This self-awareness is also an important element to the production. During Da Silva’s favourite ‘sin’, Mike becomes filled with lust, and Kinch subsequently creates a misogynistic rap that is typical of what one might associate with mainstream hip hop. Kinch revealed that he wanted this section to be embarrassing; he is aware of the inherent misogyny in some hip hop, and therefore wanted to show how disconcerting it is (the inclusion of a mandatory ‘Your grandma’ slur is a testament to this). Kinch has a history in battle rap, claiming that this is the most exciting time for the genre, citing Don’t Flop as a major factor in this. Battle rap is often frowned upon due to its nature: the point is to offend, and this often results in misogynistic and homophobic exchanges. However, Kinch claims that battle rap has its own language, much like jazz has its own, and therefore he was very aware of working within that language when creating this section of the show. Most importantly, this section requires audience participation, and Da Silva admitted that it is his favourite part, purely because each audience reacts in a different way.

‘Kinch’s rapping is exceptional, but Da Silva and Stuart’s dancing is also mesmerising.’

Kinch’s rapping is exceptional, but Da Silva and Stuart’s dancing is also mesmerising – particularly Stuart’s. We are subjected to a bit of twerking (but it is done very well), and street and contemporary dance are used, along with some krumping. The Legend of Mike Smith is a truly sensory experience: not only are we treated to wonderful music and dance, the performances are complemented by a series of animations which are projected onto a screen and the floor, all helping to create Mike’s world.

The blending of dance and music styles captures what Kinch is trying to achieve: a production that is difficult to define. He admits that he has grown tired of MCs and Spoken Word artists trying to define and separate themselves. What Kinch wants to do, ultimately, is make all genres accessible to everyone. He appears to be succeeding: the audience at the REP has certainly been mixed, and have yet thoroughly enjoyed the show. Kinch states: ‘All art is specific in origin, but universal in its nature.’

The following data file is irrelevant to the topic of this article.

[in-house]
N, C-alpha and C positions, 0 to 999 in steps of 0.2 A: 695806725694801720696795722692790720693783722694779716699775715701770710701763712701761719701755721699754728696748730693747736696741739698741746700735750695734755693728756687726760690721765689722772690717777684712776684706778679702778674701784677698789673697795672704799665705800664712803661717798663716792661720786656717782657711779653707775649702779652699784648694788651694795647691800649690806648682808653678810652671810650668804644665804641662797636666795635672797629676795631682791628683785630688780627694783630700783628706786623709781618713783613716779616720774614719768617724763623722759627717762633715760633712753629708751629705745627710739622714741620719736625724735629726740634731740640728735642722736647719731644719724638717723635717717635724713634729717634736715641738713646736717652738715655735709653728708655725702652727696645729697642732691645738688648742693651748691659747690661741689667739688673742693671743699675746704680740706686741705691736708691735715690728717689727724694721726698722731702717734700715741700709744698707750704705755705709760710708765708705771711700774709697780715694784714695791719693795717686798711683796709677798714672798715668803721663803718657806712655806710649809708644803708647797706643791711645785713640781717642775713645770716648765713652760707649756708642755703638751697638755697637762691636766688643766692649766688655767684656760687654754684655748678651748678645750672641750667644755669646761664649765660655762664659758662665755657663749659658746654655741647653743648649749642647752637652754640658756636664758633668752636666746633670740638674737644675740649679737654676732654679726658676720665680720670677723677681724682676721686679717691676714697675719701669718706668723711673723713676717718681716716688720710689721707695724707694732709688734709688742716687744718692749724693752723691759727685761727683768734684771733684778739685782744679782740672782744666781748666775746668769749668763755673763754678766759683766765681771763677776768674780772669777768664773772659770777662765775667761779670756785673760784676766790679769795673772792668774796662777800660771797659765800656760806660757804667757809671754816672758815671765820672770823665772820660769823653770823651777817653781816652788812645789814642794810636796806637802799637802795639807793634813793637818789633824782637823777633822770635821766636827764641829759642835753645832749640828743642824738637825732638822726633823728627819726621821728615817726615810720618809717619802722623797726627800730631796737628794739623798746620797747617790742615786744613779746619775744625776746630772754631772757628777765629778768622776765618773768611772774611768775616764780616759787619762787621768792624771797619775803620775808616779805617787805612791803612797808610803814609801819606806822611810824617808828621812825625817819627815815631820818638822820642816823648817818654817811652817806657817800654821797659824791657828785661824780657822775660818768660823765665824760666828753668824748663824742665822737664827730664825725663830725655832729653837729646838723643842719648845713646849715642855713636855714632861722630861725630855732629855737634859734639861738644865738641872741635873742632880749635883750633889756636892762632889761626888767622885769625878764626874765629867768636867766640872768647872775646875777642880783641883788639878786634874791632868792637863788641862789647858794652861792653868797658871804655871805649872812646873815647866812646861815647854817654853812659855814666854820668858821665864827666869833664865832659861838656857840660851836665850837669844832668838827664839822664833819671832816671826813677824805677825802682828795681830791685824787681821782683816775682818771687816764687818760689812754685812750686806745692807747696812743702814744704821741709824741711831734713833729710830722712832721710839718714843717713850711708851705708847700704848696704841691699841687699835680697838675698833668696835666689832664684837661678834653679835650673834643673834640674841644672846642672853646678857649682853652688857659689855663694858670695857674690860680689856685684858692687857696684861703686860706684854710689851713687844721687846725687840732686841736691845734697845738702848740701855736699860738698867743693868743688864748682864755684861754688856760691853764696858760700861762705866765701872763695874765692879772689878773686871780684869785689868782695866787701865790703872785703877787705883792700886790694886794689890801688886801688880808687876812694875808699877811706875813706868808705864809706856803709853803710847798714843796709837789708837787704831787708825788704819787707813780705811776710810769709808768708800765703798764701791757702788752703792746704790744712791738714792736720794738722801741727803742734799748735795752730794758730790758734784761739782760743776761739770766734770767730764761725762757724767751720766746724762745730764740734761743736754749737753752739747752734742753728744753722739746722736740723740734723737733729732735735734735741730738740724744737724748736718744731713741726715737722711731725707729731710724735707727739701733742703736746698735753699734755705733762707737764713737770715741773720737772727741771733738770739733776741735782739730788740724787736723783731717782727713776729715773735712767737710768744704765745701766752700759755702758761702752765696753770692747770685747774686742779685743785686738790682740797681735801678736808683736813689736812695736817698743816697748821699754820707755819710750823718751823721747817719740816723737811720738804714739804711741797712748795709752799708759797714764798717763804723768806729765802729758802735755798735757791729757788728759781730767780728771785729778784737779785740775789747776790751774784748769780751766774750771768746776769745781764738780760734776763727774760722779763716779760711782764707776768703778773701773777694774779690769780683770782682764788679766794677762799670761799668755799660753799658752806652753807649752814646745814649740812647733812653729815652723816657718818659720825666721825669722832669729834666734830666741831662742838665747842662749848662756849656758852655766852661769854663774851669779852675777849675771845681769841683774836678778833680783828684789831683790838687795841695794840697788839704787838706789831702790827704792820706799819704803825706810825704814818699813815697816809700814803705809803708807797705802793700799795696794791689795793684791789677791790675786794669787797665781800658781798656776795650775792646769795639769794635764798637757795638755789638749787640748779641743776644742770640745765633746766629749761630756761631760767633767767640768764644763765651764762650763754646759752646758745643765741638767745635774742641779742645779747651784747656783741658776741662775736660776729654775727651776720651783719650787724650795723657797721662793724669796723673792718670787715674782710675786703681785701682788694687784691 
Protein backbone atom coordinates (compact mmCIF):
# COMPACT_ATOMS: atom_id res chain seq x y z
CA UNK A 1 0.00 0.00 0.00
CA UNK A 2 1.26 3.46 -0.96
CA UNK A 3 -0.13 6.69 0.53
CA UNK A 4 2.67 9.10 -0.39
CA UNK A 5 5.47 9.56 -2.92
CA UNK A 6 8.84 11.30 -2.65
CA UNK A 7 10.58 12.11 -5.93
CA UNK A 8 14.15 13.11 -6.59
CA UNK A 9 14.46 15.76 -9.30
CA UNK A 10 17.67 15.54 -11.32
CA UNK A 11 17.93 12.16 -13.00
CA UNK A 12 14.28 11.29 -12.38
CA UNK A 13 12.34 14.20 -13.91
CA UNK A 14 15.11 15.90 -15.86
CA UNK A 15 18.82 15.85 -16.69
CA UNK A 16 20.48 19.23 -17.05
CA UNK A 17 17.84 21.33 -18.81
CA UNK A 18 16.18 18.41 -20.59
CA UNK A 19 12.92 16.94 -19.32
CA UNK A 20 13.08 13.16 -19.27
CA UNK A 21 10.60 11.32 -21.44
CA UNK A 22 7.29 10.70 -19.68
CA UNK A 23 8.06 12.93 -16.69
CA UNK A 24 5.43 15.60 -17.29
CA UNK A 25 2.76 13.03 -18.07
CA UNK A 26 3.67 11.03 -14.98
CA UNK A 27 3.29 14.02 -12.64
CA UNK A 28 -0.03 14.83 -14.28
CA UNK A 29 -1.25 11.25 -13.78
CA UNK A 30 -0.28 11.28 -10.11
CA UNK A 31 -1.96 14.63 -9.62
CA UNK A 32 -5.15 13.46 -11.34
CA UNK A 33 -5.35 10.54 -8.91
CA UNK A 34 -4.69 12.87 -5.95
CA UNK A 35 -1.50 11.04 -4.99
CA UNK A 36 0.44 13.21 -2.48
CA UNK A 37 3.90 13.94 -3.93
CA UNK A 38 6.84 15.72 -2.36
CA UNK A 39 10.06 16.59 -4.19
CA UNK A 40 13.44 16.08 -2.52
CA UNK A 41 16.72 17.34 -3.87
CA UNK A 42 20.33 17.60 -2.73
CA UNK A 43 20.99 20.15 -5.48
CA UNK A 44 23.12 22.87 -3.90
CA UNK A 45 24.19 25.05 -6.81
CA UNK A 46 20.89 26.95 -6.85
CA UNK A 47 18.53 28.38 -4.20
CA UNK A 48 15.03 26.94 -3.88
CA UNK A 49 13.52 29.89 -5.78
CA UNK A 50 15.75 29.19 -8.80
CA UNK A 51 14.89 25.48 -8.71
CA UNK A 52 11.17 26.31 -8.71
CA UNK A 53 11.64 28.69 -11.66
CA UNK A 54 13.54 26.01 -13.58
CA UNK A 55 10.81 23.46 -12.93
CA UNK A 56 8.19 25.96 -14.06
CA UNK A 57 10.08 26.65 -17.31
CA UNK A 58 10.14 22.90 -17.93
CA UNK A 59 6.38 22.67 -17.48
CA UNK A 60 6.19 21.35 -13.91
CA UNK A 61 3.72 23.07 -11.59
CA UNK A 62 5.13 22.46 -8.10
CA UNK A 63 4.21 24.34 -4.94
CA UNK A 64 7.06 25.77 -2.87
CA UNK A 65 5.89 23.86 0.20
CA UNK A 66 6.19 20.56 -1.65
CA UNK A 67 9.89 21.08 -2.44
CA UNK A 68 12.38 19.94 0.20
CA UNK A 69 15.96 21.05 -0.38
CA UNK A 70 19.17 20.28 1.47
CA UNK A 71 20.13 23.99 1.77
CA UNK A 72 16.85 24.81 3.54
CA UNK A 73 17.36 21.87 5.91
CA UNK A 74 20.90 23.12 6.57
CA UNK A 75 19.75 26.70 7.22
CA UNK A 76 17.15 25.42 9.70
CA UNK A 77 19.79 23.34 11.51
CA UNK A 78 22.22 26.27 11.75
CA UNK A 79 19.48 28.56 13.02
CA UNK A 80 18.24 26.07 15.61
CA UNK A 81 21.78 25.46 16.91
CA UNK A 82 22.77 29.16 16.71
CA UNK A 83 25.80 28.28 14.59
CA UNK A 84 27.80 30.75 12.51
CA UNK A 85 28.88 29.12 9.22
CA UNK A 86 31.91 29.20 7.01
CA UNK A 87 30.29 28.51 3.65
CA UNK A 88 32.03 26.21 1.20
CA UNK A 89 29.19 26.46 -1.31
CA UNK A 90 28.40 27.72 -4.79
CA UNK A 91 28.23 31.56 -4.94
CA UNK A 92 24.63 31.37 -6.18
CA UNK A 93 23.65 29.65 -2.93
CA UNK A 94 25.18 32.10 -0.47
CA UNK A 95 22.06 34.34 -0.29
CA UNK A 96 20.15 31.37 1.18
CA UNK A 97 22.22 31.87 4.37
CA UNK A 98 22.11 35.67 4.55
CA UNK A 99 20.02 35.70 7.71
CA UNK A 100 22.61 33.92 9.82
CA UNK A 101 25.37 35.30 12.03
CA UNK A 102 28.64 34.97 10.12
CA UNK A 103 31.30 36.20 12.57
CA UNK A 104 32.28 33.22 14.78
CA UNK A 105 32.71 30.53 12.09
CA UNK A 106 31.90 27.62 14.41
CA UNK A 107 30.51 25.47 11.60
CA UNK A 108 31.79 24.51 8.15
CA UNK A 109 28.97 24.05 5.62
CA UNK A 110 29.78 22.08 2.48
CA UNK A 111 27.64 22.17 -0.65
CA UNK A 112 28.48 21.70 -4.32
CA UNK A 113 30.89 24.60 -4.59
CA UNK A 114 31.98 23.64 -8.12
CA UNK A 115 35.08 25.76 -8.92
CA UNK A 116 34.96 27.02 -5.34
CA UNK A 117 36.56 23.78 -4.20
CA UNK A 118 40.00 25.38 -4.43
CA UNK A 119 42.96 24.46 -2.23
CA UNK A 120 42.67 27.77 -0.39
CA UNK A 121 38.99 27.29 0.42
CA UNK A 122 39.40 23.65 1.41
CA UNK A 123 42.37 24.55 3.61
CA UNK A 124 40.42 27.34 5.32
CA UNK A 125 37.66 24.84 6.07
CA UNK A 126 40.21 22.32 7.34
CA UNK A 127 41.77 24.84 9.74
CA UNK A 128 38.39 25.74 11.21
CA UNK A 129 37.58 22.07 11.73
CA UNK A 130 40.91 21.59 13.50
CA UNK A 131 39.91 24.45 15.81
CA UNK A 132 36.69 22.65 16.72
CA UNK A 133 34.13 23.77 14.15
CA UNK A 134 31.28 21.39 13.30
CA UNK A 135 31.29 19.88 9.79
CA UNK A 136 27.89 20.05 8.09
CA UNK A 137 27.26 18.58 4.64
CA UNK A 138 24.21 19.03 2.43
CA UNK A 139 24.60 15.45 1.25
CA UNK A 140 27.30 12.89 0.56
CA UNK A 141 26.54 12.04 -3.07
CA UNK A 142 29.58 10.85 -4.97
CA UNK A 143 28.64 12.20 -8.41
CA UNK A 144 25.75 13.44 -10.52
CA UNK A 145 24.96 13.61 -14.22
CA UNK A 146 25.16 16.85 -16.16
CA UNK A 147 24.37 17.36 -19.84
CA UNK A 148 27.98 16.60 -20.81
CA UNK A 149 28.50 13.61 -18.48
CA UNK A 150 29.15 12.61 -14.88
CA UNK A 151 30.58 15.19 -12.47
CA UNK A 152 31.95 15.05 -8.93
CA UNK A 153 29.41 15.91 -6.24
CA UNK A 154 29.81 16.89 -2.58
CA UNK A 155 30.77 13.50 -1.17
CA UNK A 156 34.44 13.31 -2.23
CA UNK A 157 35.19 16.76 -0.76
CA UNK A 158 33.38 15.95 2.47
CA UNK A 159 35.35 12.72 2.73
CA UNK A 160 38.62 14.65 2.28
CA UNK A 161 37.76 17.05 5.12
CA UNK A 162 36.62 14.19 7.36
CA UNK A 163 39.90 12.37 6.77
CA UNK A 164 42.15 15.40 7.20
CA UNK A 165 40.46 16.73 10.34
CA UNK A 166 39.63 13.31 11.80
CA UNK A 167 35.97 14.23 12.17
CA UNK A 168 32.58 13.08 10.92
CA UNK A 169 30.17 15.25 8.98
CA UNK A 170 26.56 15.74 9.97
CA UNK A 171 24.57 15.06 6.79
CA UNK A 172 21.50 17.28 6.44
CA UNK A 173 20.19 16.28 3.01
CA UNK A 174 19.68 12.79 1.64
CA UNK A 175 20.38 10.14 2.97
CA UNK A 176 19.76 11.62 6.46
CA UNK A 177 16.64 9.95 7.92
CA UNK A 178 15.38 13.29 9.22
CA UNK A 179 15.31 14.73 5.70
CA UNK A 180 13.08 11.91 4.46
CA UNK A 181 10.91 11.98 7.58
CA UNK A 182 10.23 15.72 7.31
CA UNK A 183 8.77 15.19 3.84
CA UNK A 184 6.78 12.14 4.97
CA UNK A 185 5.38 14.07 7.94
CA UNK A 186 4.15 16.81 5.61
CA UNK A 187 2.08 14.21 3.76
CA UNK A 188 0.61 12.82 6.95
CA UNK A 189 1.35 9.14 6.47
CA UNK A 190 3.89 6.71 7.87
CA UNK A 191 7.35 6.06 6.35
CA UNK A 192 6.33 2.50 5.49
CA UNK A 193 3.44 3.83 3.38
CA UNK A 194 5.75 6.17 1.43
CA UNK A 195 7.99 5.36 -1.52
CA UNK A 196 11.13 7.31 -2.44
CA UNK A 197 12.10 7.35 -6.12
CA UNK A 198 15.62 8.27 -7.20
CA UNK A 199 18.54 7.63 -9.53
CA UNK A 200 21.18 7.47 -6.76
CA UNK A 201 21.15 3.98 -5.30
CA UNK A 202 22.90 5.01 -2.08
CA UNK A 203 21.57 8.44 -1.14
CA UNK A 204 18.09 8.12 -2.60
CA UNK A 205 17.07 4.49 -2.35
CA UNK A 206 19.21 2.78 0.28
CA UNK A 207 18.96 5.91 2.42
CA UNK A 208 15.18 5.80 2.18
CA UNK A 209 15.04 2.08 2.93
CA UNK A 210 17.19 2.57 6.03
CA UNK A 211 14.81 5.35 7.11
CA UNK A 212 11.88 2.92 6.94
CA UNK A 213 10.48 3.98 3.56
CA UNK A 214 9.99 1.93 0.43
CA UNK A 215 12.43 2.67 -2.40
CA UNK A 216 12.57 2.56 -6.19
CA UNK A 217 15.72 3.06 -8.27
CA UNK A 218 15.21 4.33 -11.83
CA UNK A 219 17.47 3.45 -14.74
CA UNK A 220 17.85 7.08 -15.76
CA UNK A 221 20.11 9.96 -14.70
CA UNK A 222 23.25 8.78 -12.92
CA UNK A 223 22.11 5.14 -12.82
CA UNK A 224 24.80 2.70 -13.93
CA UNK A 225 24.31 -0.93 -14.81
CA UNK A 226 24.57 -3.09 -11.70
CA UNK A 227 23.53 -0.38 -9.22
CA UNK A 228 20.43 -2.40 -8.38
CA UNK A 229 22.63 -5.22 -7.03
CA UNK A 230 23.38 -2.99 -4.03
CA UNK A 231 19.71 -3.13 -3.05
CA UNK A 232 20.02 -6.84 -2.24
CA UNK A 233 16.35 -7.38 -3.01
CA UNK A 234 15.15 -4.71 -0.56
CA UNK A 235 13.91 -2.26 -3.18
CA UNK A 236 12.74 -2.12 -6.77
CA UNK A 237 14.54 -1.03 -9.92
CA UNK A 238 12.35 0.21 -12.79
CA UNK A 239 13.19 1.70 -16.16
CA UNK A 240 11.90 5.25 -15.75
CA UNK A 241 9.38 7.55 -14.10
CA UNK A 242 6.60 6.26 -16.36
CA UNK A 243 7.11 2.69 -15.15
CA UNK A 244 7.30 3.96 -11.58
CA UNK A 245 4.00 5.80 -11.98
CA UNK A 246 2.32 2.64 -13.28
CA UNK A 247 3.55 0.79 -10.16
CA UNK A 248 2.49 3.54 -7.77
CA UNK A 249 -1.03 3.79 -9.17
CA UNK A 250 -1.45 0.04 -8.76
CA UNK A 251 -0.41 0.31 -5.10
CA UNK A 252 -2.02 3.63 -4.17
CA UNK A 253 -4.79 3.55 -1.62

With sin at the heart of its subject matter, one could be led to think that Kinch is preaching; this is simply not the case. The point of the show isn’t to show that Mike has descended into sin and therefore is a bad person. Kinch says that the point is to move away from the idea of the Seven Deadly Sins being a means to cause guilt: he wishes to instill a freedom from our idea of sin – good and bad are not clear-cut.

To make the production appeal to the masses, there are plans for it to become a far more interactive experience as the production develops. At one point, a proud Mike references someone challenging him to a rap battle; an actual rap battle or open mic might take place one day, but there is also a Twitter hash tag that becomes live during the performance, in which audience members can battle Mike through tweet; there are plans for these to be shown on the screen.

Nonetheless, even without these interactive experiences, the show is truly exciting and an excellent way for the STUDIO to open its doors. For those who are faint-hearted and don’t like the third wall to be broken, I advise you to stay well away.

The Legend of Mike Smith runs at the REP until the 28th September. To book tickets, visit the REP website.